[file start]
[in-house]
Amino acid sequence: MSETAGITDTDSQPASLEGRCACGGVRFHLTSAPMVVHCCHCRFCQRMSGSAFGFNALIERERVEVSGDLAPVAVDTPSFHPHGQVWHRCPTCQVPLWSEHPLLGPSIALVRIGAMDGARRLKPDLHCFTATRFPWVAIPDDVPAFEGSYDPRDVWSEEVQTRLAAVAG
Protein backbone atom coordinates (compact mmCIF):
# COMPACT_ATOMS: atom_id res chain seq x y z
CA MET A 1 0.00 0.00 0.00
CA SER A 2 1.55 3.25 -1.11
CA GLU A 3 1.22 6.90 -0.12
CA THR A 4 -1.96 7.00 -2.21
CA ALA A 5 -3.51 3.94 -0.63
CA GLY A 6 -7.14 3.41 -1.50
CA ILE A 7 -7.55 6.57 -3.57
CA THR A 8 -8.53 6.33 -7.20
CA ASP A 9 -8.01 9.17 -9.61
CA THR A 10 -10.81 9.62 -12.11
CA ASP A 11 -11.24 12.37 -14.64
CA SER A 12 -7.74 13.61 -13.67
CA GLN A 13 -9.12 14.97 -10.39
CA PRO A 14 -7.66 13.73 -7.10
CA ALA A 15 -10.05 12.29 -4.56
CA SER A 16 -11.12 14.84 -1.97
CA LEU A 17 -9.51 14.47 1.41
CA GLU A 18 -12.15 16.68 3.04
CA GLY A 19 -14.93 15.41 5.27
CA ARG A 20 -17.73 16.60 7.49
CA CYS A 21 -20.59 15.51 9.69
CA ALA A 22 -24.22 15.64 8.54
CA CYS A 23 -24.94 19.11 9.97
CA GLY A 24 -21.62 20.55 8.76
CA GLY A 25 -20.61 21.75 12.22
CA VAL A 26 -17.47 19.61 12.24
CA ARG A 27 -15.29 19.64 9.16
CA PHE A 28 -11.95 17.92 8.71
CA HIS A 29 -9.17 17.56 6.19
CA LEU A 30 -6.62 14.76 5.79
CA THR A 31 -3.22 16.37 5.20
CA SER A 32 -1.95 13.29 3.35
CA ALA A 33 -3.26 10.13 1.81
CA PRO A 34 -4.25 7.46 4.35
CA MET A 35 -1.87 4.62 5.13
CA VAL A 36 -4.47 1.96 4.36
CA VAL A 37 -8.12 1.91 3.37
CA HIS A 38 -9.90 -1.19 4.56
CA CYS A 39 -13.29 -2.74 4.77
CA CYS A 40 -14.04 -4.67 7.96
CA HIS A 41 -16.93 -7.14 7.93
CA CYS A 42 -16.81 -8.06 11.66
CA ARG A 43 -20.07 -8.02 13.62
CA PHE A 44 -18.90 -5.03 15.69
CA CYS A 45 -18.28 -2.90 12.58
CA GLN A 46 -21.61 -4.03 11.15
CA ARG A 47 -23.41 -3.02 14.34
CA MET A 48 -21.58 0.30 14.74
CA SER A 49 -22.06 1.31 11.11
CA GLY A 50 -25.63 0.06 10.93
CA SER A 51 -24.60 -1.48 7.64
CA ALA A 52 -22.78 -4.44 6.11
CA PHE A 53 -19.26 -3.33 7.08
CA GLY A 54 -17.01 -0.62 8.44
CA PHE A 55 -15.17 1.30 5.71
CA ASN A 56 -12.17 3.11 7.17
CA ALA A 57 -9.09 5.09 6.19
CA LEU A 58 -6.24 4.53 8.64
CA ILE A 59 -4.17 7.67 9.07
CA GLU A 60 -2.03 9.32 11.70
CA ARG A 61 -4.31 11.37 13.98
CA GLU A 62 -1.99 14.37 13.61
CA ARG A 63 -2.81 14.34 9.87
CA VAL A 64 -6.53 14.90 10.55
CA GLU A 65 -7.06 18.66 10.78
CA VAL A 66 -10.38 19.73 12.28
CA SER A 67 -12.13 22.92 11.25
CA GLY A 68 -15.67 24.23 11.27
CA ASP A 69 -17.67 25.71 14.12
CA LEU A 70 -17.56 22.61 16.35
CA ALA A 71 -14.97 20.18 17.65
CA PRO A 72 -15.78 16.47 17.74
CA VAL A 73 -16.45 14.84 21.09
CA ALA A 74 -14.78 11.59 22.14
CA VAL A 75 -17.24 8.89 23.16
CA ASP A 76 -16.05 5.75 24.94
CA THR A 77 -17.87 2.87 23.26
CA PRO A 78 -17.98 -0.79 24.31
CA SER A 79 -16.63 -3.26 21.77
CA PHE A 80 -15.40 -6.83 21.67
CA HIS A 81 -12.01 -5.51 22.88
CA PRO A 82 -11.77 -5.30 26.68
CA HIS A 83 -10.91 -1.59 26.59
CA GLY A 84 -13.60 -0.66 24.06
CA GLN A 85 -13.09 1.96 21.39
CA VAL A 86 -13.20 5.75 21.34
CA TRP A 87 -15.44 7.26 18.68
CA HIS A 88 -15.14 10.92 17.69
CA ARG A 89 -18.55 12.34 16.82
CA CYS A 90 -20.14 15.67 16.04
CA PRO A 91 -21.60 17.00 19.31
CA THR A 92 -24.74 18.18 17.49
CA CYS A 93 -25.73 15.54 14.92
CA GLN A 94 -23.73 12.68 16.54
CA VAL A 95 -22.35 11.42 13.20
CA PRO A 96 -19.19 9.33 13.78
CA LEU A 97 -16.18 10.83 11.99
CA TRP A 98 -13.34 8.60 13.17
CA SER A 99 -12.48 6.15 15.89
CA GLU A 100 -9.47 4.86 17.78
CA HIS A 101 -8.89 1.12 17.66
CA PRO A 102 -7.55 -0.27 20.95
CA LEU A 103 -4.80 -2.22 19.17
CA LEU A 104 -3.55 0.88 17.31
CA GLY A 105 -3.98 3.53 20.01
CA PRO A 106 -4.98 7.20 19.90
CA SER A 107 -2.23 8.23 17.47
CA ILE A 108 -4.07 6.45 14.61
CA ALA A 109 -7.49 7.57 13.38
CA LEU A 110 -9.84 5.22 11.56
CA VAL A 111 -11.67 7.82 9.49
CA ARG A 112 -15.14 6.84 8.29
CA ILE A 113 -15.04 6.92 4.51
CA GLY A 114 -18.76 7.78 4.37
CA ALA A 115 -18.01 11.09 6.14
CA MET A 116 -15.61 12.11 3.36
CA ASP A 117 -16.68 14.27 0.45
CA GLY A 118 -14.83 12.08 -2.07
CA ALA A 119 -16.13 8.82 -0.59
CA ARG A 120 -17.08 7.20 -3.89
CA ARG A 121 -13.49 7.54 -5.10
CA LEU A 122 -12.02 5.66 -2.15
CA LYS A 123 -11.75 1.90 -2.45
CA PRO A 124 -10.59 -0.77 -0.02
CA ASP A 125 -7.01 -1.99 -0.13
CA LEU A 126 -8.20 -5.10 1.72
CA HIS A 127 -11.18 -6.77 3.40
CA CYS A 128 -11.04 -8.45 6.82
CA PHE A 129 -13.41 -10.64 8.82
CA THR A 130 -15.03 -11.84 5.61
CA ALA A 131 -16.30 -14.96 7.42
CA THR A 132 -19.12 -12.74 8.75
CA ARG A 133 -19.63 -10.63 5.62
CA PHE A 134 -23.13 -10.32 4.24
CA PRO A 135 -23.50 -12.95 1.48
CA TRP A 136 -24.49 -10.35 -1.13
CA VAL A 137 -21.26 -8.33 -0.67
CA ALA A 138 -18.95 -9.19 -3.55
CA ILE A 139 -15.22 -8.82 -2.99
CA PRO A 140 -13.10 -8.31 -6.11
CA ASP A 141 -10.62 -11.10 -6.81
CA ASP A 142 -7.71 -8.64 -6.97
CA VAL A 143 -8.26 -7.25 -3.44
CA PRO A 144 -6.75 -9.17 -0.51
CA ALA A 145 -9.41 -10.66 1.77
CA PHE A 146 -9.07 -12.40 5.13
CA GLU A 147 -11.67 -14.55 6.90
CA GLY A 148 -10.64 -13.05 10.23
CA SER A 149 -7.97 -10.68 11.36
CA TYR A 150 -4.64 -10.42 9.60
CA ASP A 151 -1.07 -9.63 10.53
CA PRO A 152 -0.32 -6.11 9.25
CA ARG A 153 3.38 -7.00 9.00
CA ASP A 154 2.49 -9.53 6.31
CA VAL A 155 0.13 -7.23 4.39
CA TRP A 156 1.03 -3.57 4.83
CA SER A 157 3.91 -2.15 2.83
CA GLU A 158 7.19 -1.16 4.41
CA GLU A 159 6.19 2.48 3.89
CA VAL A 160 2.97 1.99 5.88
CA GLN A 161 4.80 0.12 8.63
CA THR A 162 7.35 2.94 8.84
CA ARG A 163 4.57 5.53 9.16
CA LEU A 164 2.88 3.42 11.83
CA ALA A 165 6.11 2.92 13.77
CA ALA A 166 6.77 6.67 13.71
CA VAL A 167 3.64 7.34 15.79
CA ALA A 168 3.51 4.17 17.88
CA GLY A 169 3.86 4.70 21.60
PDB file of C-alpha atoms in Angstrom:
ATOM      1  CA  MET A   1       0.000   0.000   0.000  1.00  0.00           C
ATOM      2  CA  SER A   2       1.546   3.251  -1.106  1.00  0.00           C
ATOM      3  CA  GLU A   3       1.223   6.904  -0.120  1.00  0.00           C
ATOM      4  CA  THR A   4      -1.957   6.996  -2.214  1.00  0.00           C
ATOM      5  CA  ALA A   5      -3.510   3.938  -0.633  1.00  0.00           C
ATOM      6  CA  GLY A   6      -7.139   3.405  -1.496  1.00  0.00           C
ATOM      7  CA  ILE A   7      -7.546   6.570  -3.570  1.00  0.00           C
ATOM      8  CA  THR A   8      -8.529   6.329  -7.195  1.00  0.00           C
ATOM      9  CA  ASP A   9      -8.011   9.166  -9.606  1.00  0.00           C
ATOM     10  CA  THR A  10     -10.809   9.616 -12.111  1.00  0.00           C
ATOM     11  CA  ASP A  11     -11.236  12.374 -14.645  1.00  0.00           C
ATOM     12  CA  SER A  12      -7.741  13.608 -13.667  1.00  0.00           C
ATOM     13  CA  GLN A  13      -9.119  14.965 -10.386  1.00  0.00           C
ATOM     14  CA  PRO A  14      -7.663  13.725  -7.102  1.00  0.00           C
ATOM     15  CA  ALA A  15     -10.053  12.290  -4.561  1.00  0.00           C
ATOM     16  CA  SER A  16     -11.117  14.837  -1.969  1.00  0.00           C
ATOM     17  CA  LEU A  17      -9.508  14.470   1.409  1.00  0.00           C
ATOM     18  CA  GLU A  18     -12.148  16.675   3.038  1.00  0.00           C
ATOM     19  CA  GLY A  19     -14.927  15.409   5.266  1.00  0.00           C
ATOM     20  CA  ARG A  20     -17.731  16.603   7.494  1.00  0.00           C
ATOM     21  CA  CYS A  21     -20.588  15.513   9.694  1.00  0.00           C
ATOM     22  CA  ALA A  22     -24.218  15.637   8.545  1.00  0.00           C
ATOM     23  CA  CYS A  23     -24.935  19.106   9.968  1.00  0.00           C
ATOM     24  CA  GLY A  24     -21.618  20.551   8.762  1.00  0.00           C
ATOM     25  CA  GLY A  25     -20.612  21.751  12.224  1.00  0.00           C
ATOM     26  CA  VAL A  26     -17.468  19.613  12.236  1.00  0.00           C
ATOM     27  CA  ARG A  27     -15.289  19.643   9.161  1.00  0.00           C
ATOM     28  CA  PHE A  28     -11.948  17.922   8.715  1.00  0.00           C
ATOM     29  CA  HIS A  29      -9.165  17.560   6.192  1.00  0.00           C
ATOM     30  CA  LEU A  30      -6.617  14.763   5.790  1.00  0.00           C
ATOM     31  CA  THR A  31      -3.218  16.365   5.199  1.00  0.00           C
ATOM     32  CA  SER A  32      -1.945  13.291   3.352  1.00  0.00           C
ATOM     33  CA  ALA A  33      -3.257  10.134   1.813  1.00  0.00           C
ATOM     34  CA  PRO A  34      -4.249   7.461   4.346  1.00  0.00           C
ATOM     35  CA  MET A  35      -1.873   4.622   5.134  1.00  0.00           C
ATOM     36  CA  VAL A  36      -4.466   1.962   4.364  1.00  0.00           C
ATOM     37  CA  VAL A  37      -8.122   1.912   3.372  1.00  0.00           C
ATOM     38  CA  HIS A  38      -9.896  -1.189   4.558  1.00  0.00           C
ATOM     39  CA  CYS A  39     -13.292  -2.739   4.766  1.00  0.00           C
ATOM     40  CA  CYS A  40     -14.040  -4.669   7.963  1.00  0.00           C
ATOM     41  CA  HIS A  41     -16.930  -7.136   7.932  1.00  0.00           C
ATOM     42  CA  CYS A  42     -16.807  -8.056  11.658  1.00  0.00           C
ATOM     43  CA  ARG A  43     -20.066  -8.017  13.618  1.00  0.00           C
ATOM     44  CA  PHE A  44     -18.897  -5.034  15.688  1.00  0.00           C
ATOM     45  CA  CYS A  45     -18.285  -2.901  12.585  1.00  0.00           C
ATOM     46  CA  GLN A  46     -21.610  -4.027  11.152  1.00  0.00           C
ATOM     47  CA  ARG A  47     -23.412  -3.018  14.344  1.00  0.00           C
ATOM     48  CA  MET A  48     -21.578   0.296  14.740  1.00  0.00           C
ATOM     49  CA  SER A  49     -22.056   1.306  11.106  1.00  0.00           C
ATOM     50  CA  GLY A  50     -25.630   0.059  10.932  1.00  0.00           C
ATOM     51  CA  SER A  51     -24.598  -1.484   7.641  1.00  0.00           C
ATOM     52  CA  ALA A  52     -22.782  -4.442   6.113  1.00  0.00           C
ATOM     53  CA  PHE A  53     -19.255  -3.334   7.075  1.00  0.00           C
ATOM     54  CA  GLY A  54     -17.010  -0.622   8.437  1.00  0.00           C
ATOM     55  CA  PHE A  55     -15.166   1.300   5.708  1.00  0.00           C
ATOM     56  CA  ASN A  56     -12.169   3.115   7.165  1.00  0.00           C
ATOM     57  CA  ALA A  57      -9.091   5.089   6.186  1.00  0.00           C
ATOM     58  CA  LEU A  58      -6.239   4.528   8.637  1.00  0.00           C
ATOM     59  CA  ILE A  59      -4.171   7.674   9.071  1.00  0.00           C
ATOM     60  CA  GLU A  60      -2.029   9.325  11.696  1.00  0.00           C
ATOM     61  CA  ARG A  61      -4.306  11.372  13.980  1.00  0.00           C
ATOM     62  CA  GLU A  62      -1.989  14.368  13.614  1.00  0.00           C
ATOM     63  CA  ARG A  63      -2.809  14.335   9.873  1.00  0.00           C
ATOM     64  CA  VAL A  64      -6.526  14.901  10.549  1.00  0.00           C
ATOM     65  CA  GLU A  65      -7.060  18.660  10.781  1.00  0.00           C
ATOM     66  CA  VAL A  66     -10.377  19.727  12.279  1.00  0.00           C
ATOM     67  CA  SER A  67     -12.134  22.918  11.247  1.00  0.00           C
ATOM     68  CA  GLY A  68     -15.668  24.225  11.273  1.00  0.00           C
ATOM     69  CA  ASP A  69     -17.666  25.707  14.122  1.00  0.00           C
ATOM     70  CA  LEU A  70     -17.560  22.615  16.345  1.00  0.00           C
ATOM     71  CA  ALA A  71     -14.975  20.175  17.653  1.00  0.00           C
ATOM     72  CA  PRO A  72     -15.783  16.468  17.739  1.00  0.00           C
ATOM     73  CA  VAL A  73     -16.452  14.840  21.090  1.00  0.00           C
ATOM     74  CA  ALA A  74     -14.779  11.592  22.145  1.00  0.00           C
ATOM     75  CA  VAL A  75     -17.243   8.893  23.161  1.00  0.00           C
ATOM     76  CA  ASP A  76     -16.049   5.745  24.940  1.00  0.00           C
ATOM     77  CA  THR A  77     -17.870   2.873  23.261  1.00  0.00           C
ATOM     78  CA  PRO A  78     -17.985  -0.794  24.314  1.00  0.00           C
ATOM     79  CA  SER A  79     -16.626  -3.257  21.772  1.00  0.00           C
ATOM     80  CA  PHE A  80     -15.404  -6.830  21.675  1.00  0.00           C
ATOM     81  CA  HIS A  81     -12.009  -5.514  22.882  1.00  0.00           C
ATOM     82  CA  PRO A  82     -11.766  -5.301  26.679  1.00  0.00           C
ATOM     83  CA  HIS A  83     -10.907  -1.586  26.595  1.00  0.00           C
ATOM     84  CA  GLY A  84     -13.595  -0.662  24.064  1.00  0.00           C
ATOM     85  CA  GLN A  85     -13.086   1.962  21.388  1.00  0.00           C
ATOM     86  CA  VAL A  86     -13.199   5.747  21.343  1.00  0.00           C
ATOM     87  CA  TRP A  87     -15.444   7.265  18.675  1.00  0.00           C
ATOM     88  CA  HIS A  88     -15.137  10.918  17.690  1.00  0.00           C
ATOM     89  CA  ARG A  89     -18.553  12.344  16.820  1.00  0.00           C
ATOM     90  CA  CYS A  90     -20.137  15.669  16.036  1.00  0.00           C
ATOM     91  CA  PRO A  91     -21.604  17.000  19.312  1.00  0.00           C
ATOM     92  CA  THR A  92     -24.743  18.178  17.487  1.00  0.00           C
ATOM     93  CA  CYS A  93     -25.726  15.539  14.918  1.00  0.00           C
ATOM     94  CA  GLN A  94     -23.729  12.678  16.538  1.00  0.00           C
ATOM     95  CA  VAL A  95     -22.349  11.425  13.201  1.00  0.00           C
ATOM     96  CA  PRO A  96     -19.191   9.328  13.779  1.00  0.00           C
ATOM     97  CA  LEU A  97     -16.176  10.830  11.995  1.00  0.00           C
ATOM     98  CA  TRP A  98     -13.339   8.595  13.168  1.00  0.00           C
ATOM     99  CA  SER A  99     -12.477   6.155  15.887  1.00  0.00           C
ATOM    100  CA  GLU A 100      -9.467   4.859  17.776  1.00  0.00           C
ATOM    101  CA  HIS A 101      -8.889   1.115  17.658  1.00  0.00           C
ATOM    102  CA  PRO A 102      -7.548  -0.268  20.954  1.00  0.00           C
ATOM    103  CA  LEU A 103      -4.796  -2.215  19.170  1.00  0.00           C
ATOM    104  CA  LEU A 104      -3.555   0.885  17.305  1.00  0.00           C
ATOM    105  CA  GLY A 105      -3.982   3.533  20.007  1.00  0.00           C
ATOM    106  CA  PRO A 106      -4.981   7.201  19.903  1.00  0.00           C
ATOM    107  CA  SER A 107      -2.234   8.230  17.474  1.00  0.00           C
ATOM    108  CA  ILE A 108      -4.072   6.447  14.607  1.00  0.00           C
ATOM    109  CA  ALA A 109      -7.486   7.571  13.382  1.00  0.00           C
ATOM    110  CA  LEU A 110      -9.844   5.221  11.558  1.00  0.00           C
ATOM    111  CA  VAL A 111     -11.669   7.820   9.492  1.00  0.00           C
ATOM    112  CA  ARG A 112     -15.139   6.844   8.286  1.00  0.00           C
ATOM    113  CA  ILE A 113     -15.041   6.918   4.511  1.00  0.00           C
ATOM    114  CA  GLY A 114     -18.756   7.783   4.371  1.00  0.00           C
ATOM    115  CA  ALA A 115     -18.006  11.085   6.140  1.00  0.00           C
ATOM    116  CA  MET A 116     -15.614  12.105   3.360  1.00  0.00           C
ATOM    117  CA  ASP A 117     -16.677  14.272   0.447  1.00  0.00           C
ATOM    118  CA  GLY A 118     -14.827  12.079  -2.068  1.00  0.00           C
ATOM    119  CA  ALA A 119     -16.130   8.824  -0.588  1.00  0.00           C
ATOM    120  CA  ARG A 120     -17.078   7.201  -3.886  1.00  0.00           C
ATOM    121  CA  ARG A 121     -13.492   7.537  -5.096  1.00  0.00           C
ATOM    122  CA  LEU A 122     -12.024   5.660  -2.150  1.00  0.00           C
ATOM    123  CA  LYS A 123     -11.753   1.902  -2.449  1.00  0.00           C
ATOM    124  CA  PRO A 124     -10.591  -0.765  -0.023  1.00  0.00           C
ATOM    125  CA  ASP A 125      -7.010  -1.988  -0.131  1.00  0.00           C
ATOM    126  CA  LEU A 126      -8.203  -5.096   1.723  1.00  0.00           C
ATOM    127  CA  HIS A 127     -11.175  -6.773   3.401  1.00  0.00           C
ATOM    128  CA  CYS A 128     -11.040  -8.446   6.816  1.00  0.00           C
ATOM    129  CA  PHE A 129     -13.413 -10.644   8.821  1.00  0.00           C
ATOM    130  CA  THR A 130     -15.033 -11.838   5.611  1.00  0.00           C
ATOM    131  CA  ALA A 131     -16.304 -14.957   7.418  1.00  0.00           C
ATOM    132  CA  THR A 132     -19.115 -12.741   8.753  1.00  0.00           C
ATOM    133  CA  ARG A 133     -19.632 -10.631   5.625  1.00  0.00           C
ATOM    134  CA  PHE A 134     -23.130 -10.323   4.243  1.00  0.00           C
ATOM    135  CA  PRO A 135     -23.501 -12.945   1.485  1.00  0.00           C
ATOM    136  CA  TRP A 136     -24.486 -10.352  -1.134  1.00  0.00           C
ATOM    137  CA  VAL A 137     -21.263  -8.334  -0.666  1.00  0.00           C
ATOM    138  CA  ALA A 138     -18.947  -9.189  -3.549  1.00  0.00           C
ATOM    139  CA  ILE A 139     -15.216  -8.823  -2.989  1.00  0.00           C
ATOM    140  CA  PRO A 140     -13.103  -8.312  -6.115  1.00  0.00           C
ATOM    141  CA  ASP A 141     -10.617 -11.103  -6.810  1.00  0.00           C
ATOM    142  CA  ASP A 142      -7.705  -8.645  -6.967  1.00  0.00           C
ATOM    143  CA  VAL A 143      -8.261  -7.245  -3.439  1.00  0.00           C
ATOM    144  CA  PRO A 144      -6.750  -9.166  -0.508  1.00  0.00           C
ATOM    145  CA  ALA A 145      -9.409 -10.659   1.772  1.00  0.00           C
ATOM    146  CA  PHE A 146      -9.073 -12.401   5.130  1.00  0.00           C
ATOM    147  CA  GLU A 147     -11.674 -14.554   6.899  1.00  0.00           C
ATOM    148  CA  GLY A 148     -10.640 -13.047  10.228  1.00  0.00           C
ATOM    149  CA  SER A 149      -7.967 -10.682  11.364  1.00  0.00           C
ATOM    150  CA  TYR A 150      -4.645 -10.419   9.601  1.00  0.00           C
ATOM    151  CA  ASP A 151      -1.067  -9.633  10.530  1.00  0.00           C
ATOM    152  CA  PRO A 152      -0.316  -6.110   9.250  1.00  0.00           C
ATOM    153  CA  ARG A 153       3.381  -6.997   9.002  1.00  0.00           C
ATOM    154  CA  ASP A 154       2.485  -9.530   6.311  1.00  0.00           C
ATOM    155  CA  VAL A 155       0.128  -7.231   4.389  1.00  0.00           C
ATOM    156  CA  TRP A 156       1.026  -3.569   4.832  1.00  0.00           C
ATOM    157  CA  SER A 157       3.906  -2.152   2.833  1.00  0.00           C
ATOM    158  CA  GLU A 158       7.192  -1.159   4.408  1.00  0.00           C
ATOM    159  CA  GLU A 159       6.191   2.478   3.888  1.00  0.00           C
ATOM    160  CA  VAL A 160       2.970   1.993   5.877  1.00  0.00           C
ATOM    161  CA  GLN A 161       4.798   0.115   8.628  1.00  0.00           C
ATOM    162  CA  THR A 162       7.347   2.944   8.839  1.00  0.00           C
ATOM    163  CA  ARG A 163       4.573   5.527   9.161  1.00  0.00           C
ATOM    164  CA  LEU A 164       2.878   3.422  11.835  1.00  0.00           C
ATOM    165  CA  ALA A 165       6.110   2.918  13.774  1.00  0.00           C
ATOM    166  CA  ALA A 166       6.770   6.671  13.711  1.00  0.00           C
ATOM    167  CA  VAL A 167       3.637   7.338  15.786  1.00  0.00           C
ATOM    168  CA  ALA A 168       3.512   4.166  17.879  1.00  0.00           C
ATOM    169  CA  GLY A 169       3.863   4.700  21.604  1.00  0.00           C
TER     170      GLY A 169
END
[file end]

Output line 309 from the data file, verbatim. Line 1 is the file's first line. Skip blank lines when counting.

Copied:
ATOM    135  CA  PRO A 135     -23.501 -12.945   1.485  1.00  0.00           C